i really needed that to offset my other heartbreakingly sad and difficult patient. i still can’t get my head around how this can happen but as far as i could find out from his notes, up until this past summer, 2009, he was a dairy farmer…he started to have leg/hip pain which increased rapidly over 4-6 weeks to the point his leg was giving out, he had falls, was on strong pain killers and wheelchair bound.

 in sept 2009, he was seen at the orthpedic hospital and after several attempts they were able to get scans which showed a “mass” extending from his leg up to his spleen, pressing on his IVC and other organs and nerves. they have been unable to get any definitive diagnosis and the truth is that it doesn’t matter because if it is growing so fast and intertwined and stuck to so many organs ~~~they have already labeled it “inoperable”

to say this man is miserable is the understatment of the year..and who can blame him? nothing was right for him and due to his size~~~i assume he was a fairly big guy even before we filled him with 10 liters of fluid…his left leg is twice as big as his right and takes one person just to lift it and another person to adjust the pillow.

i really tried to do what i could for him, he alternated between being fast asleep (thanks to the morphine) and being drowsily awake and telling me was sooooo uncomfortable and just wanted to shit…i did manage to hoist him into the chair for awhile.

the whole situation just makes me so angry…angry at our biology…and angry at the healthcare system because a nurse who used to work in palliative care suggested more effective ways of keeping him comfortable and angry that when he goes to the ward, the nurse will have more patients and less patience than me and will do even less for him…he certainly does not deserve that.

did i mention he was only 48 years old?

 

i’m just a girl who can’t say no

especially to extra shifts…it’s taking my doing more motto one step further. once i get in a working~making money frame of mind…i go into american work ethic mode.

a few people have asked me about the goals i referred to in a previous post. i have 4 main goals for this year~~~

  1. get my kitchen finished

  2. have matt come here for a visit

  3.  go to roses  graduation

  4.  be with my mom on her 75th birthday

i know i probably won’t be able to fit all those things in but extra money will help. so the result is that i am working one extra shift every weekend plus christmas eve and christmas night….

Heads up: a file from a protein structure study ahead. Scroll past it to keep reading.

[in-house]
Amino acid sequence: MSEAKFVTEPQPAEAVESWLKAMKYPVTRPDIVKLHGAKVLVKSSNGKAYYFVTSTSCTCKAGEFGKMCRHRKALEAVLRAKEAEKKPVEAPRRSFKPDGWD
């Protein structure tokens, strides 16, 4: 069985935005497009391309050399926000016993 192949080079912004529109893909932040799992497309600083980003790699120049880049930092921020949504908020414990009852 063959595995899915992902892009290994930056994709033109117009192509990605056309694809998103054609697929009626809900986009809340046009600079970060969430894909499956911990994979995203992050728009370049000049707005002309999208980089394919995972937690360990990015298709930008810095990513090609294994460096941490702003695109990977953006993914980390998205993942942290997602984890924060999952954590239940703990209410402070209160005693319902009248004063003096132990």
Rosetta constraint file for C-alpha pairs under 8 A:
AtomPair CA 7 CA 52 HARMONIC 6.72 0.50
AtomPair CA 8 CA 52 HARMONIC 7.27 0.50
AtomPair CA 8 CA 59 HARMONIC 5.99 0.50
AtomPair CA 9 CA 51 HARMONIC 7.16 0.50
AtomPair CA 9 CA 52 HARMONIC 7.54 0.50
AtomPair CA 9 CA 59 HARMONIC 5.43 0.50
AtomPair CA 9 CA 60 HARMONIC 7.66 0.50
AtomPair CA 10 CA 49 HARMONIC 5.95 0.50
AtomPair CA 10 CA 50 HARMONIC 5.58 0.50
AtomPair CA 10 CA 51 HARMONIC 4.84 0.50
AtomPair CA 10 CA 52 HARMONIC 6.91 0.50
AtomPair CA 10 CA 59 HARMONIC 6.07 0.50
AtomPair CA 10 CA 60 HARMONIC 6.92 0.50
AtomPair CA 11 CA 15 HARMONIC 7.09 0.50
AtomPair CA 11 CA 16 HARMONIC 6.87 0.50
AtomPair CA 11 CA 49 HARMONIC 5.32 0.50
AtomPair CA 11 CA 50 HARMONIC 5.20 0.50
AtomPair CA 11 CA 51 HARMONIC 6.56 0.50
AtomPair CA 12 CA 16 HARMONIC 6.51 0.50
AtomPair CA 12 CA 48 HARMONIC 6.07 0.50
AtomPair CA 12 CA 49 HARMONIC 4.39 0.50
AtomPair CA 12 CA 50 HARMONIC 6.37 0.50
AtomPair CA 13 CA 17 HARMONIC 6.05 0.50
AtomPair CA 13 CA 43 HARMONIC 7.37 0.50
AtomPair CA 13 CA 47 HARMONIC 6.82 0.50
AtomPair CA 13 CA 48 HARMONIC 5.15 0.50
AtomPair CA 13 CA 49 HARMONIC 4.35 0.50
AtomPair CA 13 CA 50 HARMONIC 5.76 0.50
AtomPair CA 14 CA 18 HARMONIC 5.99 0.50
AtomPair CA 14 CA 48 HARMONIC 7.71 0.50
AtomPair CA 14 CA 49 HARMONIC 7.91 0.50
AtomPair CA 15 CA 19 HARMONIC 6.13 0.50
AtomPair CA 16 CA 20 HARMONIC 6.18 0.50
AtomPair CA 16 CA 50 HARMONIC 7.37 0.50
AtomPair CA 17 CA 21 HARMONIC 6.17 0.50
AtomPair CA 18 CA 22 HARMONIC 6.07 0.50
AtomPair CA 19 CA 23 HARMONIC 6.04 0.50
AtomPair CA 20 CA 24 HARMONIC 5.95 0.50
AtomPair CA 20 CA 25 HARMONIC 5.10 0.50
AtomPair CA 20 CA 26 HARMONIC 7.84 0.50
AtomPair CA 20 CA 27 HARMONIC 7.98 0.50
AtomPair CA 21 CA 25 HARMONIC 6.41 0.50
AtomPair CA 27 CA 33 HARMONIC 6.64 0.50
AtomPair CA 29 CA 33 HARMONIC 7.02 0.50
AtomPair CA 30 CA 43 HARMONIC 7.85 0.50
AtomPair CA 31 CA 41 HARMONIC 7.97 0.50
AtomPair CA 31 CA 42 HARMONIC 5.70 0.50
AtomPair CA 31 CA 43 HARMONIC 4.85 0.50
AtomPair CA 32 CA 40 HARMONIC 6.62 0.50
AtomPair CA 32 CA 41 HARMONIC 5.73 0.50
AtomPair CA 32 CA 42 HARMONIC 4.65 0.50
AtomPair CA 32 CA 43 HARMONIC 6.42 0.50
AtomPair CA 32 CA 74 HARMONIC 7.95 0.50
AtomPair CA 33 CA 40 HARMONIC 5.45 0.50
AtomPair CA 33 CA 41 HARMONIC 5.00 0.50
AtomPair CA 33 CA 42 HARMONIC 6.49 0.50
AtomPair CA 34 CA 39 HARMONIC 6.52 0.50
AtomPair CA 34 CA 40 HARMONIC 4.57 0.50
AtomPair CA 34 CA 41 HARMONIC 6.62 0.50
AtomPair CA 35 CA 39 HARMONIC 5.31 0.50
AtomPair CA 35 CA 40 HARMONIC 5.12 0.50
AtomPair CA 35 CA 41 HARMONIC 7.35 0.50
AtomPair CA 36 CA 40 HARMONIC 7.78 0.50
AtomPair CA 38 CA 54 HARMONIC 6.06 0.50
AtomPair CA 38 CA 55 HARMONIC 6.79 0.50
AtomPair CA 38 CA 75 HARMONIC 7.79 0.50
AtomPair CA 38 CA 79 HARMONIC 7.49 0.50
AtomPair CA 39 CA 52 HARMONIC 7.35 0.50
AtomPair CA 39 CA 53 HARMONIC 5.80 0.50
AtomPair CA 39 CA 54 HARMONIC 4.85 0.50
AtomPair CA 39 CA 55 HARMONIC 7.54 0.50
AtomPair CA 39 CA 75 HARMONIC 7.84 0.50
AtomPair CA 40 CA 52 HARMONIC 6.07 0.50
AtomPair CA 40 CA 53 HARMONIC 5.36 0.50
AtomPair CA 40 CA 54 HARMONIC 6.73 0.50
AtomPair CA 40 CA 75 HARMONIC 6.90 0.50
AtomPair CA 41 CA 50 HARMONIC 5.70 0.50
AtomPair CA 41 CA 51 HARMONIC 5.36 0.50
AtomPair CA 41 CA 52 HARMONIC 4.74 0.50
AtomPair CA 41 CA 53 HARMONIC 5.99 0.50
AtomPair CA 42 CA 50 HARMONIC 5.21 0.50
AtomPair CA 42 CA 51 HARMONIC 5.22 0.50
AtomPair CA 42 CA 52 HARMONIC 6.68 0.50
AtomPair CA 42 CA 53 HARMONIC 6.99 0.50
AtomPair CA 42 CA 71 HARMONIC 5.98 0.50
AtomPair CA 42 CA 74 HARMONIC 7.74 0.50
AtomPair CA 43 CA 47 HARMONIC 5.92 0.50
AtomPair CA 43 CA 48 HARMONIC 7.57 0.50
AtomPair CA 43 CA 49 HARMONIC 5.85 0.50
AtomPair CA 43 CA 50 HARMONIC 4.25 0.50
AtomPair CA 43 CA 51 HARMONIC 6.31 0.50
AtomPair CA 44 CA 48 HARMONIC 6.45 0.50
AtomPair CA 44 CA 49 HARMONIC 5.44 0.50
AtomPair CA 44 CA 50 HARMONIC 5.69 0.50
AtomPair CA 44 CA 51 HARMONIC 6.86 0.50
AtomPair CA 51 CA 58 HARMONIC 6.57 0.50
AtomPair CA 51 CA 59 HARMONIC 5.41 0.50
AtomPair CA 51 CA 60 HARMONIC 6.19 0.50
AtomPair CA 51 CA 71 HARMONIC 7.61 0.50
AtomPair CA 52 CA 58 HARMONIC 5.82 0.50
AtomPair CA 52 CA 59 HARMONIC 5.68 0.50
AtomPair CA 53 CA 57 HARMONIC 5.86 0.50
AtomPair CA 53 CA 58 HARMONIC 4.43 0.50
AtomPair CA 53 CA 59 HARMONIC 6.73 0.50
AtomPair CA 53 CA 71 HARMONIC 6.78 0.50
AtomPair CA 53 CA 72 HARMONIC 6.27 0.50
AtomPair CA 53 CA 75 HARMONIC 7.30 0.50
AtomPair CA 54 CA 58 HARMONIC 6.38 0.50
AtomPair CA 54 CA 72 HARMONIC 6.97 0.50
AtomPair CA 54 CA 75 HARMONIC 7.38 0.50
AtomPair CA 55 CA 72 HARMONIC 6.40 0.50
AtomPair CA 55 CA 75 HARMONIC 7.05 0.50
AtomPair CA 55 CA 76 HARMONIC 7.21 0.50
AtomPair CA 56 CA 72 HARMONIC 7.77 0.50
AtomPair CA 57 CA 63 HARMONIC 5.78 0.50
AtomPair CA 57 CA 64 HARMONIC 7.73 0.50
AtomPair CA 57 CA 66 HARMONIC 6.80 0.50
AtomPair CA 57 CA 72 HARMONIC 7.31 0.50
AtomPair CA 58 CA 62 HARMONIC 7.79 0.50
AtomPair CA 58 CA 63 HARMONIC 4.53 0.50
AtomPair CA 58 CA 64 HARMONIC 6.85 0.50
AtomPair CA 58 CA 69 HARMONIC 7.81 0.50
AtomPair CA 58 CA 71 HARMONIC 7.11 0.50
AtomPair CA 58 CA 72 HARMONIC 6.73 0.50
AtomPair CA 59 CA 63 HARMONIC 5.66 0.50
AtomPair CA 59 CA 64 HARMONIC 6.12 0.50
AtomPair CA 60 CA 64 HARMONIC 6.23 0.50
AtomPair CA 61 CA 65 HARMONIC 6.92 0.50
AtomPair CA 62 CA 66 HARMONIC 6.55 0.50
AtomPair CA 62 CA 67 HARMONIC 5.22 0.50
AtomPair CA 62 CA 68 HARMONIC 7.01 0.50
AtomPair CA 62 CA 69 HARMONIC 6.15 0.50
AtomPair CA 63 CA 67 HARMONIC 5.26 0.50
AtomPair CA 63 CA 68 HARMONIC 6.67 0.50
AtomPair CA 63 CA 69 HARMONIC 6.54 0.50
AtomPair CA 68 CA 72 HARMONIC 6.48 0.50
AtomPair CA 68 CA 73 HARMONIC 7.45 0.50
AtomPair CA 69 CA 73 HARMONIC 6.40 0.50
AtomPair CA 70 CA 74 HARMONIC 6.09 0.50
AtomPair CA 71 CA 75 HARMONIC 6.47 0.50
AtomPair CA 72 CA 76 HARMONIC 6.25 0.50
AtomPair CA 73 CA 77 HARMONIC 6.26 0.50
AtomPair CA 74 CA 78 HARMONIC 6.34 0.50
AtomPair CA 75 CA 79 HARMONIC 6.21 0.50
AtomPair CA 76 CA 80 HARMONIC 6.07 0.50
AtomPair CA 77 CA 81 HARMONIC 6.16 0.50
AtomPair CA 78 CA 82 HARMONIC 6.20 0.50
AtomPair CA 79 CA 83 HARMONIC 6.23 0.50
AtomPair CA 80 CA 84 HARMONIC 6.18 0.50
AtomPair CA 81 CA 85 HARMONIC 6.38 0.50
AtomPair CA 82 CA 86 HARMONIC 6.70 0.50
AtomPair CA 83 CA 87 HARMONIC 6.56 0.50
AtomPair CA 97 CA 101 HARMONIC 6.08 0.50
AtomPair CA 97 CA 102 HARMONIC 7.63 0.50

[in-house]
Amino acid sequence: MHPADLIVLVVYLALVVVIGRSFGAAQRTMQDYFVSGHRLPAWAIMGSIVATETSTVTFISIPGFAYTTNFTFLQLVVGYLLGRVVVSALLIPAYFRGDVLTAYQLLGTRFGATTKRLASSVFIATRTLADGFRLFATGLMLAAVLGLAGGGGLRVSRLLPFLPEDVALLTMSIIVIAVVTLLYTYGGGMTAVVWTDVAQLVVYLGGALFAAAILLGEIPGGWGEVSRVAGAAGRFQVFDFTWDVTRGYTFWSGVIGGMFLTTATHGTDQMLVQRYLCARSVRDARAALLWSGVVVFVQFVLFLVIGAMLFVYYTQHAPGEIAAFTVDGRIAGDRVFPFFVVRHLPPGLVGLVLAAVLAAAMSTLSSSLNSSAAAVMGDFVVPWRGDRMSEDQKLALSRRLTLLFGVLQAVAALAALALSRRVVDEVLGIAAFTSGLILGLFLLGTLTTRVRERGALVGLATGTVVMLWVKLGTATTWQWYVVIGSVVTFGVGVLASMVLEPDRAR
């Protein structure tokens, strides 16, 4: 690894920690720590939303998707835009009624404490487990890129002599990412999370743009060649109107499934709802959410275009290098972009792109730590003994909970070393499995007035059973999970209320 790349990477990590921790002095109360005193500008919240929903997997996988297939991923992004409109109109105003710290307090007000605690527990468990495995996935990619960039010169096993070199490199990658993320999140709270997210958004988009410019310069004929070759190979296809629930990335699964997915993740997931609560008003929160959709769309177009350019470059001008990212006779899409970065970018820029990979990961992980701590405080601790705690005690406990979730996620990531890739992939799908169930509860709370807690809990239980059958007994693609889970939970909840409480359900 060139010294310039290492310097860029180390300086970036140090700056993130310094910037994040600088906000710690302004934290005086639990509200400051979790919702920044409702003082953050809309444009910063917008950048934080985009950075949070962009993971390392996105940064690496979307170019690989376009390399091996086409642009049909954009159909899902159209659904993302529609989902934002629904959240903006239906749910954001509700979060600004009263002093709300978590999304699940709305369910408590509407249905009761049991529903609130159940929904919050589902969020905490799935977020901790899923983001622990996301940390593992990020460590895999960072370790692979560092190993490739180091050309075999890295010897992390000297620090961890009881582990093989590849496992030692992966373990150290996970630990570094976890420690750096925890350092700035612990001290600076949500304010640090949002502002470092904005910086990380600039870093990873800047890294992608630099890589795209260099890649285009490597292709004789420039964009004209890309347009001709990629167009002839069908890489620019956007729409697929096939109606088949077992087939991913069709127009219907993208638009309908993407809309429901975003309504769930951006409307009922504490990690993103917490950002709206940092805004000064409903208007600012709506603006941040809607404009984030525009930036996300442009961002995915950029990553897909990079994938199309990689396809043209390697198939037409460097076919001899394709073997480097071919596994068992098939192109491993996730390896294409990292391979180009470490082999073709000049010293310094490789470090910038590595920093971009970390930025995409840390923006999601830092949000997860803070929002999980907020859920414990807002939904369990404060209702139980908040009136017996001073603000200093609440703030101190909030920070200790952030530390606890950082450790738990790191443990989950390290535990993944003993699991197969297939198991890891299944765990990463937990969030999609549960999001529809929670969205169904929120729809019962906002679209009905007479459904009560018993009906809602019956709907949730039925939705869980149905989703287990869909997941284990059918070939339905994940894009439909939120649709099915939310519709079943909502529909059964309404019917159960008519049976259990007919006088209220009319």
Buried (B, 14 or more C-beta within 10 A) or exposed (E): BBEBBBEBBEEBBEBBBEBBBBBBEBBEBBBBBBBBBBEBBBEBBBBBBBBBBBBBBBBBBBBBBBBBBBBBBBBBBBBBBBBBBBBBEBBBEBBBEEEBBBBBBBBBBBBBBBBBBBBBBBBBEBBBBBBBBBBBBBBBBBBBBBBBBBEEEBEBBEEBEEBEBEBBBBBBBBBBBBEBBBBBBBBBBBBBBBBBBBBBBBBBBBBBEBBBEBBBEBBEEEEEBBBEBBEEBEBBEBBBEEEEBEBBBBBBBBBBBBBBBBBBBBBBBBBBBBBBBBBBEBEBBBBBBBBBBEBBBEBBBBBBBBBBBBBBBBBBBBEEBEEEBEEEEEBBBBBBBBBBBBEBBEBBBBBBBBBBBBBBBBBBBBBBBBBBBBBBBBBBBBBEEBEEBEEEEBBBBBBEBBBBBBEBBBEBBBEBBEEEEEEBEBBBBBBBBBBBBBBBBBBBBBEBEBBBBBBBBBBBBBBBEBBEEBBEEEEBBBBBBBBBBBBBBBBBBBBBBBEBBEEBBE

after january it will be near impossible to work extra since i am starting my MSc…with the exciting “qualitative research”~~~

did i mention i have been named on another study as a collaborator??? i’ll be working with the ethnographers in leicester~~~

on my day in newcastle with the senior research nurse, she was interviewed by the BBC about a study she published about noisy wards. besides her going red as we listened to her voice on the BBC…. i was really touched that her first comment was to say she needed to call her parents and tell them to listen….

my own feeling was that maybe this really could turn into the second best career choice i ever made~~~

london calling

i’m feeling much better today, better in most ways.

my tummy has settled and i woke up really energized, committed to doing lots of things. accomplished most….i wrote an email to my boss who is off for a few days in barcelona, explaining my concerns about my role as a research nurse.

i met my american friend julie, who is going through a really rough patch, for lunch. sometimes a big american hug is what we need.

made it home just in time for our weekly catch up teleconference.

my boss was not there…i really cringe at the way they (the london group) behave when he is not there. only the lead research nurse from newcastle defends his position. in my morning email asked him if i should be more assertive or just concentrate on the integrity of the data… his response…

The problem with the NPSA is that there are many ‘leads’ in contrast to conventional research where the CI has the final word.

 

Carry on with your plan below which is fine.

 

No need to be more assertive yet!

 

JB

i have been offered a task producing a monthly report…… i’m going to the london office next wednesday…..i’ll see what they really do down there…..

i’m working a nightshift saturday night….almost looking forward to it.

i miss my garden, my stained glass….where has my creativity gone???

 these people in london don’t have a clue about being a critical care nurse.